The metal fibers are preferably sufficiently thin and of sufficient concentration that many fibers are arranged between the surfaces of the layers. For example, the average number of fibers parallel to the thickness direction of the polymer layer is preferably at least about 3, more preferably at least about 5, more preferably at least about 10, and most preferably at least about 20. Many metal fibers are advantageous for uniform deformation of the material, for example a stamping process.

The concentration of the metal fibers is preferably at least about 1% by volume, more preferably at least about 3% by volume, more preferably at least about 5% by volume, and more preferably at least about 7% by volume, based on the total volume of the filled polymeric material By volume, more preferably at least about 10% by volume, and most preferably at least about 12% by volume. The concentration of the metal fibers in the filled polymeric material is less than or equal to about 60 vol%, preferably less than or equal to about 50 vol%, more preferably less than or equal to about 35 vol%, more preferably less than or equal to about 33 vol% 30 vol% or less (e.g., about 25 vol% or less, or about 20, 10, or 5 vol% or less). For example, the amount of fiber may be about 1%, 2%, 3%, 4%, 5%, 6%, 7%, 8%, 9%, or 10% based on the total volume of the filled polymeric material (E.g., from about 1% to about 6%). It is possible to obtain a similar welding characteristic surprisingly using metal fibers having a substantially lower amount than the particle filler. In addition, it is possible to obtain excellent welding performance as compared with a composite material using a metal fiber having a high concentration while using a relatively low concentration of metal fiber by suitably selecting fibers and materials. For example, it is surprisingly possible to produce a composite material having excellent welding performance compared to a composite material using a high concentration of metal fibers with a filled polymeric material having about 10 volume% metal fibers.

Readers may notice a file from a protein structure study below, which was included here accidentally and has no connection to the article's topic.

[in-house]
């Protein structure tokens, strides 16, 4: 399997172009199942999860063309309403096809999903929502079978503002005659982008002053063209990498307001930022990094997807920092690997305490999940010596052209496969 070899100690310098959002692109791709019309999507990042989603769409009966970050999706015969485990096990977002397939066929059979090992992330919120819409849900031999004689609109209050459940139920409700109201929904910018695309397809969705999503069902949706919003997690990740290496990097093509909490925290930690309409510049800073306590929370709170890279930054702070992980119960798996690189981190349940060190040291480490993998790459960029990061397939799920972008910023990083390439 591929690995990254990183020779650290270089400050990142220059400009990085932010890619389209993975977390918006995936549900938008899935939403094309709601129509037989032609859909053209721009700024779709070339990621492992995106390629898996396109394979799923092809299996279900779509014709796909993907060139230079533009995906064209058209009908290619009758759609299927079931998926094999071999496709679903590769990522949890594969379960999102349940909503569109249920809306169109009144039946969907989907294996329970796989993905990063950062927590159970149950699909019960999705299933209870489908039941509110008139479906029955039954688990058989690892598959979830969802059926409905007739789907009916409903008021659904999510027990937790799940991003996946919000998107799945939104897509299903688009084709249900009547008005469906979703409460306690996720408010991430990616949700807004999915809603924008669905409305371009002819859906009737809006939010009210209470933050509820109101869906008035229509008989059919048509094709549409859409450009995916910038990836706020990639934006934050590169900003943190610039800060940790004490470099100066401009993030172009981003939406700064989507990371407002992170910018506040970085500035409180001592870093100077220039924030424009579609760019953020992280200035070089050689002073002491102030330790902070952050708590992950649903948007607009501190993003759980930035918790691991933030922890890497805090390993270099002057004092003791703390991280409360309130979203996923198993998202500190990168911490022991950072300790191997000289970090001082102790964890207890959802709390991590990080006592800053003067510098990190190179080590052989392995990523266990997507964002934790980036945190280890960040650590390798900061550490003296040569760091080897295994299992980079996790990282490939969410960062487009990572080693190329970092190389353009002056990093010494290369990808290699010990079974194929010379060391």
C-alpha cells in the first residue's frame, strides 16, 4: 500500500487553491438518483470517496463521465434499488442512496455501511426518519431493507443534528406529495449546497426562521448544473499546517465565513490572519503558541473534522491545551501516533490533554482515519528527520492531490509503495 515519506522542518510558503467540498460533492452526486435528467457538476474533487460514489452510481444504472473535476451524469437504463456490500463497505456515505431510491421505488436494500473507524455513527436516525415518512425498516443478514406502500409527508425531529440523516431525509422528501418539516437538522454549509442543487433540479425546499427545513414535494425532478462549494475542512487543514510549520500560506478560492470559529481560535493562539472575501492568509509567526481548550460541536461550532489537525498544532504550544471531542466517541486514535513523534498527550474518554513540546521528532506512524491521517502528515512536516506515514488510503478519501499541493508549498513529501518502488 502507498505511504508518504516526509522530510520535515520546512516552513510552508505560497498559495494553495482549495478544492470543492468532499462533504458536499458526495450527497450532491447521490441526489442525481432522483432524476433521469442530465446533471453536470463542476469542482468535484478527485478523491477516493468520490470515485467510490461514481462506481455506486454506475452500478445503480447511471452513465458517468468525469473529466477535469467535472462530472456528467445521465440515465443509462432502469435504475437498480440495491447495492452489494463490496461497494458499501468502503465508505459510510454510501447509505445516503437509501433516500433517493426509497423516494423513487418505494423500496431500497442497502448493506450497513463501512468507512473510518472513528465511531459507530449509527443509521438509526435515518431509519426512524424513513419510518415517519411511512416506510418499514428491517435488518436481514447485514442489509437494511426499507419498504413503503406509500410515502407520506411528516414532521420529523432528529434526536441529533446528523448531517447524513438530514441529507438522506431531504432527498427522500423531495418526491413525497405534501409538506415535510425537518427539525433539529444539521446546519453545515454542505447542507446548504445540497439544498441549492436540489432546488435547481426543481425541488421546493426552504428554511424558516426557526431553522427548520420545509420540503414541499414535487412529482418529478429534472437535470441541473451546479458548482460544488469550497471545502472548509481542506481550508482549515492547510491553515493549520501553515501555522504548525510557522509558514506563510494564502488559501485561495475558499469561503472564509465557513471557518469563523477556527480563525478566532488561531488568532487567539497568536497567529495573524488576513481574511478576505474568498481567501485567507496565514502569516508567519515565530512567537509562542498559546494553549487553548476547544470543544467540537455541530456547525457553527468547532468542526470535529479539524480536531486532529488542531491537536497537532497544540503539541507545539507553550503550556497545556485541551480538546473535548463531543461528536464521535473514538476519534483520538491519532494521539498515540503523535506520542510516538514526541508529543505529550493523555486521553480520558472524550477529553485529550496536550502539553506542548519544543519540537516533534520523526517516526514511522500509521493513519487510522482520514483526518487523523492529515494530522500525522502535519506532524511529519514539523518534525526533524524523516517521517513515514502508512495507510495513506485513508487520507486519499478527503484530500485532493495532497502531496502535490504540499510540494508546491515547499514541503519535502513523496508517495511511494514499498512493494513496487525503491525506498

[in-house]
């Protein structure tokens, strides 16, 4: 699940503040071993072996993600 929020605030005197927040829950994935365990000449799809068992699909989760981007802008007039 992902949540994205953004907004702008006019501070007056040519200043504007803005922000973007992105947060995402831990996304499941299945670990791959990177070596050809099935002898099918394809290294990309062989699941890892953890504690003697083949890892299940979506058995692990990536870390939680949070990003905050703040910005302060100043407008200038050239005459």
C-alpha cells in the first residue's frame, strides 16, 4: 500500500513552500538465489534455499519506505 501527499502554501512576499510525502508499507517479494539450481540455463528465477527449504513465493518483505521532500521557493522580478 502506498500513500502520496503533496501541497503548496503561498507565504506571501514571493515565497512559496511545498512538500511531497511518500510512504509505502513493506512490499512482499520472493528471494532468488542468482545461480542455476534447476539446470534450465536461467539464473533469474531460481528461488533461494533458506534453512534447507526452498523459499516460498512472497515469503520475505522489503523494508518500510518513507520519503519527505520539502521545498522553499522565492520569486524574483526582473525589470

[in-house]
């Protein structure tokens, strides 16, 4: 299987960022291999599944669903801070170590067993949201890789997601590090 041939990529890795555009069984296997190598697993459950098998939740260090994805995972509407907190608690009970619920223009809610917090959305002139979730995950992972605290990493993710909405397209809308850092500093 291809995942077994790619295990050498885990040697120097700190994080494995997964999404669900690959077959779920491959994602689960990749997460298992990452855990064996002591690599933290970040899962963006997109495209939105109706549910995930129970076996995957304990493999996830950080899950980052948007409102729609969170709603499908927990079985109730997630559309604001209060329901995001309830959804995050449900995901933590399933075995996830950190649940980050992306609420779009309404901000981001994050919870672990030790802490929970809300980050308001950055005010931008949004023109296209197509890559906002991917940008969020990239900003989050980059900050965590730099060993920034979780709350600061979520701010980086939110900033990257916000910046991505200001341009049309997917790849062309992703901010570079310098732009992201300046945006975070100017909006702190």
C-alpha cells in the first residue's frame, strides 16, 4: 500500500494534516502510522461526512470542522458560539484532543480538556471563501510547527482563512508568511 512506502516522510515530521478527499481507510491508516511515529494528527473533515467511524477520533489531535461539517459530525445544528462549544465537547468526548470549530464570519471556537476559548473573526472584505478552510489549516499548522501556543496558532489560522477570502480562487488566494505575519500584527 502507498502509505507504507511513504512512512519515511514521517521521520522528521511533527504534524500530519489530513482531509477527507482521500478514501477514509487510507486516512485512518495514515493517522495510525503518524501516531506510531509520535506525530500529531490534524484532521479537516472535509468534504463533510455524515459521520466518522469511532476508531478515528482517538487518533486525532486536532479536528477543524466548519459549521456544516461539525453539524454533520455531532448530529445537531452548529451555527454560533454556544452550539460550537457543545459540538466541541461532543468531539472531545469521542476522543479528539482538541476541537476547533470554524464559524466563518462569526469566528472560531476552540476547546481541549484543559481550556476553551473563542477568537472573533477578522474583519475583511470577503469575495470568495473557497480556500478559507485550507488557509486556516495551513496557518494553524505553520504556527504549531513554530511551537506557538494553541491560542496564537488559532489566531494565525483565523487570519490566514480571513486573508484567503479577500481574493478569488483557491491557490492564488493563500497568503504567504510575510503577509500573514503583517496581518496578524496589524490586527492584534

The concentration of the thermoplastic polymeric material in the filled polymeric material is at least about 40% by volume, preferably at least about 65% by volume, more preferably at least about 67% by volume, more preferably at least about 70% by volume, , At least about 75% by volume (e.g., at least about 80% by volume, at least about 90% by volume, at least about 95% by volume)

The volume ratio of polymer (e.g., thermoplastic polymer) to fiber (e.g., metal fiber) is preferably at least about 2.2: 1, more preferably at least about 2.5: 1, and most preferably at least about 3: 1 to be. The volume ratio of polymer (e.g., thermoplastic polymer) to fiber (e.g., metal fiber) is preferably less than about 99: 1, more preferably less than about 33: 1, more preferably less than about 19: Most preferably about 9: 1 or less (e.g., about 7: 1 or less).

The core material of the sandwich composite may or may not include pores or voids. Preferably, the volume of the pores or voids in the filled polymeric material is less than or equal to about 25 percent by volume, more preferably less than or equal to about 10 percent by volume, more preferably less than or equal to about 5 percent by volume based on the total volume of the filled polymeric material, And most preferably about 2 vol% or less (e.g., about 1 vol% or less).